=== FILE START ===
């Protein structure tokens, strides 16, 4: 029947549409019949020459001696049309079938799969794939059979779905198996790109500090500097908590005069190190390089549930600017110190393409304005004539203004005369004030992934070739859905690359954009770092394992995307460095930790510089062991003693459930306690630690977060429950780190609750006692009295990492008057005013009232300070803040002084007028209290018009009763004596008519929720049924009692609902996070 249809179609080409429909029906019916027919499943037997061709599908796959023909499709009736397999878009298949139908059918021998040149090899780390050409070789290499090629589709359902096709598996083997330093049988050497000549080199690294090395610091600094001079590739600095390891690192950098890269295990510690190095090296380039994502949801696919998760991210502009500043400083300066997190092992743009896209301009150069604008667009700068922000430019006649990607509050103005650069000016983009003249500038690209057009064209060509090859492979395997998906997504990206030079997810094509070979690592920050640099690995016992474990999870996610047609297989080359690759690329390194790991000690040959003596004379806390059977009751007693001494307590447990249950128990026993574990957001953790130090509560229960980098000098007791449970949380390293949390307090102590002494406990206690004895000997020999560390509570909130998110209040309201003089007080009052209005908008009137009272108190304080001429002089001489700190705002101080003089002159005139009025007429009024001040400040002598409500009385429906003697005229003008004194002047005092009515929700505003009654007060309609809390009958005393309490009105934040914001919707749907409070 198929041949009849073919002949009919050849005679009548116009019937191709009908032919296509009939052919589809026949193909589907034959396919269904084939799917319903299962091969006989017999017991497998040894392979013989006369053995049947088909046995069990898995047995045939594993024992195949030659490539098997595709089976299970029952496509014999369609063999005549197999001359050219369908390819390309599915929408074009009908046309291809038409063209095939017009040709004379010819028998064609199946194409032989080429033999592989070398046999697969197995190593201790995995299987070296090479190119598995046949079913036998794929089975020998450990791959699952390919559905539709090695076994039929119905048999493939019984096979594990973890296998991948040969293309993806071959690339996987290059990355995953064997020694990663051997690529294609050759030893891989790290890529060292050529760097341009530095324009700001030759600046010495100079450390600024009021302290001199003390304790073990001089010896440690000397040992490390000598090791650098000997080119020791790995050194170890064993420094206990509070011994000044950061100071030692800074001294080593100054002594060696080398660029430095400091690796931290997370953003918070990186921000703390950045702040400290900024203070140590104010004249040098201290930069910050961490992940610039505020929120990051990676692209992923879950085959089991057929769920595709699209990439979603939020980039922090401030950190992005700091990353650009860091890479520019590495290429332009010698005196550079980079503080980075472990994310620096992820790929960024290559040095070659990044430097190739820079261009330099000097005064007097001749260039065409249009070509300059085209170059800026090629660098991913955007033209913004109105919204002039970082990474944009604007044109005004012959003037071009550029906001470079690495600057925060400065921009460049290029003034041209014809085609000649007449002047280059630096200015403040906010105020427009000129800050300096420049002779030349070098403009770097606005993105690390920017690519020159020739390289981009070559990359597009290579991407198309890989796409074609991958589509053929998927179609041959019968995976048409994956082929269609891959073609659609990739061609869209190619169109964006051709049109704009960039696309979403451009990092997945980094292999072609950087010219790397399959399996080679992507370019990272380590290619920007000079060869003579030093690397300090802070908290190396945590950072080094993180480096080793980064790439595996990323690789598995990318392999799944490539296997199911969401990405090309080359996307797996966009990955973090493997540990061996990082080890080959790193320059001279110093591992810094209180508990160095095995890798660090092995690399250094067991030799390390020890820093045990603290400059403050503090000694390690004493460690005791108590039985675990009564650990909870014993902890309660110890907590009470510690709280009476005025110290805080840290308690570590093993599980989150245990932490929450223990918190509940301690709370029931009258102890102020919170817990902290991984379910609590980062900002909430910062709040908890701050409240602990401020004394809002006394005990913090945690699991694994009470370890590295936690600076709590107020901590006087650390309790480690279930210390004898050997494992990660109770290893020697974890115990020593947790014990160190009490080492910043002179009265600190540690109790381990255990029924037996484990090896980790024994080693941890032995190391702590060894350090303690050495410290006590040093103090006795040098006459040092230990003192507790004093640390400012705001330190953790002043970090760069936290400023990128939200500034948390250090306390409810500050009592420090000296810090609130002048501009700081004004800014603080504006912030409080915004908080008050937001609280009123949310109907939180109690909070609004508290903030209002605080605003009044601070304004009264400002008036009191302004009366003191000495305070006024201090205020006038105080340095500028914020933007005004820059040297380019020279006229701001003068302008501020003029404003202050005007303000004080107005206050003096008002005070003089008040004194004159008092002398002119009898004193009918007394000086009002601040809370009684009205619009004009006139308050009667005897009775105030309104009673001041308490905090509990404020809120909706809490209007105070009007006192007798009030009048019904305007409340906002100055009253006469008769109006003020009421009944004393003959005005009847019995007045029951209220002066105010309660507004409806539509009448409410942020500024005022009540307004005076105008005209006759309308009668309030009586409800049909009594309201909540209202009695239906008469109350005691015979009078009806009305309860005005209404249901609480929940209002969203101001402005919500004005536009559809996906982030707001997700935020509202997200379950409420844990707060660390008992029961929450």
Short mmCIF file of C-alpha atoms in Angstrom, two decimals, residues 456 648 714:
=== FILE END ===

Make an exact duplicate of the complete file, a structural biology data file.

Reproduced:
């Protein structure tokens, strides 16, 4: 029947549409019949020459001696049309079938799969794939059979779905198996790109500090500097908590005069190190390089549930600017110190393409304005004539203004005369004030992934070739859905690359954009770092394992995307460095930790510089062991003693459930306690630690977060429950780190609750006692009295990492008057005013009232300070803040002084007028209290018009009763004596008519929720049924009692609902996070 249809179609080409429909029906019916027919499943037997061709599908796959023909499709009736397999878009298949139908059918021998040149090899780390050409070789290499090629589709359902096709598996083997330093049988050497000549080199690294090395610091600094001079590739600095390891690192950098890269295990510690190095090296380039994502949801696919998760991210502009500043400083300066997190092992743009896209301009150069604008667009700068922000430019006649990607509050103005650069000016983009003249500038690209057009064209060509090859492979395997998906997504990206030079997810094509070979690592920050640099690995016992474990999870996610047609297989080359690759690329390194790991000690040959003596004379806390059977009751007693001494307590447990249950128990026993574990957001953790130090509560229960980098000098007791449970949380390293949390307090102590002494406990206690004895000997020999560390509570909130998110209040309201003089007080009052209005908008009137009272108190304080001429002089001489700190705002101080003089002159005139009025007429009024001040400040002598409500009385429906003697005229003008004194002047005092009515929700505003009654007060309609809390009958005393309490009105934040914001919707749907409070 198929041949009849073919002949009919050849005679009548116009019937191709009908032919296509009939052919589809026949193909589907034959396919269904084939799917319903299962091969006989017999017991497998040894392979013989006369053995049947088909046995069990898995047995045939594993024992195949030659490539098997595709089976299970029952496509014999369609063999005549197999001359050219369908390819390309599915929408074009009908046309291809038409063209095939017009040709004379010819028998064609199946194409032989080429033999592989070398046999697969197995190593201790995995299987070296090479190119598995046949079913036998794929089975020998450990791959699952390919559905539709090695076994039929119905048999493939019984096979594990973890296998991948040969293309993806071959690339996987290059990355995953064997020694990663051997690529294609050759030893891989790290890529060292050529760097341009530095324009700001030759600046010495100079450390600024009021302290001199003390304790073990001089010896440690000397040992490390000598090791650098000997080119020791790995050194170890064993420094206990509070011994000044950061100071030692800074001294080593100054002594060696080398660029430095400091690796931290997370953003918070990186921000703390950045702040400290900024203070140590104010004249040098201290930069910050961490992940610039505020929120990051990676692209992923879950085959089991057929769920595709699209990439979603939020980039922090401030950190992005700091990353650009860091890479520019590495290429332009010698005196550079980079503080980075472990994310620096992820790929960024290559040095070659990044430097190739820079261009330099000097005064007097001749260039065409249009070509300059085209170059800026090629660098991913955007033209913004109105919204002039970082990474944009604007044109005004012959003037071009550029906001470079690495600057925060400065921009460049290029003034041209014809085609000649007449002047280059630096200015403040906010105020427009000129800050300096420049002779030349070098403009770097606005993105690390920017690519020159020739390289981009070559990359597009290579991407198309890989796409074609991958589509053929998927179609041959019968995976048409994956082929269609891959073609659609990739061609869209190619169109964006051709049109704009960039696309979403451009990092997945980094292999072609950087010219790397399959399996080679992507370019990272380590290619920007000079060869003579030093690397300090802070908290190396945590950072080094993180480096080793980064790439595996990323690789598995990318392999799944490539296997199911969401990405090309080359996307797996966009990955973090493997540990061996990082080890080959790193320059001279110093591992810094209180508990160095095995890798660090092995690399250094067991030799390390020890820093045990603290400059403050503090000694390690004493460690005791108590039985675990009564650990909870014993902890309660110890907590009470510690709280009476005025110290805080840290308690570590093993599980989150245990932490929450223990918190509940301690709370029931009258102890102020919170817990902290991984379910609590980062900002909430910062709040908890701050409240602990401020004394809002006394005990913090945690699991694994009470370890590295936690600076709590107020901590006087650390309790480690279930210390004898050997494992990660109770290893020697974890115990020593947790014990160190009490080492910043002179009265600190540690109790381990255990029924037996484990090896980790024994080693941890032995190391702590060894350090303690050495410290006590040093103090006795040098006459040092230990003192507790004093640390400012705001330190953790002043970090760069936290400023990128939200500034948390250090306390409810500050009592420090000296810090609130002048501009700081004004800014603080504006912030409080915004908080008050937001609280009123949310109907939180109690909070609004508290903030209002605080605003009044601070304004009264400002008036009191302004009366003191000495305070006024201090205020006038105080340095500028914020933007005004820059040297380019020279006229701001003068302008501020003029404003202050005007303000004080107005206050003096008002005070003089008040004194004159008092002398002119009898004193009918007394000086009002601040809370009684009205619009004009006139308050009667005897009775105030309104009673001041308490905090509990404020809120909706809490209007105070009007006192007798009030009048019904305007409340906002100055009253006469008769109006003020009421009944004393003959005005009847019995007045029951209220002066105010309660507004409806539509009448409410942020500024005022009540307004005076105008005209006759309308009668309030009586409800049909009594309201909540209202009695239906008469109350005691015979009078009806009305309860005005209404249901609480929940209002969203101001402005919500004005536009559809996906982030707001997700935020509202997200379950409420844990707060660390008992029961929450």
Short mmCIF file of C-alpha atoms in Angstrom, two decimals, residues 456 648 714: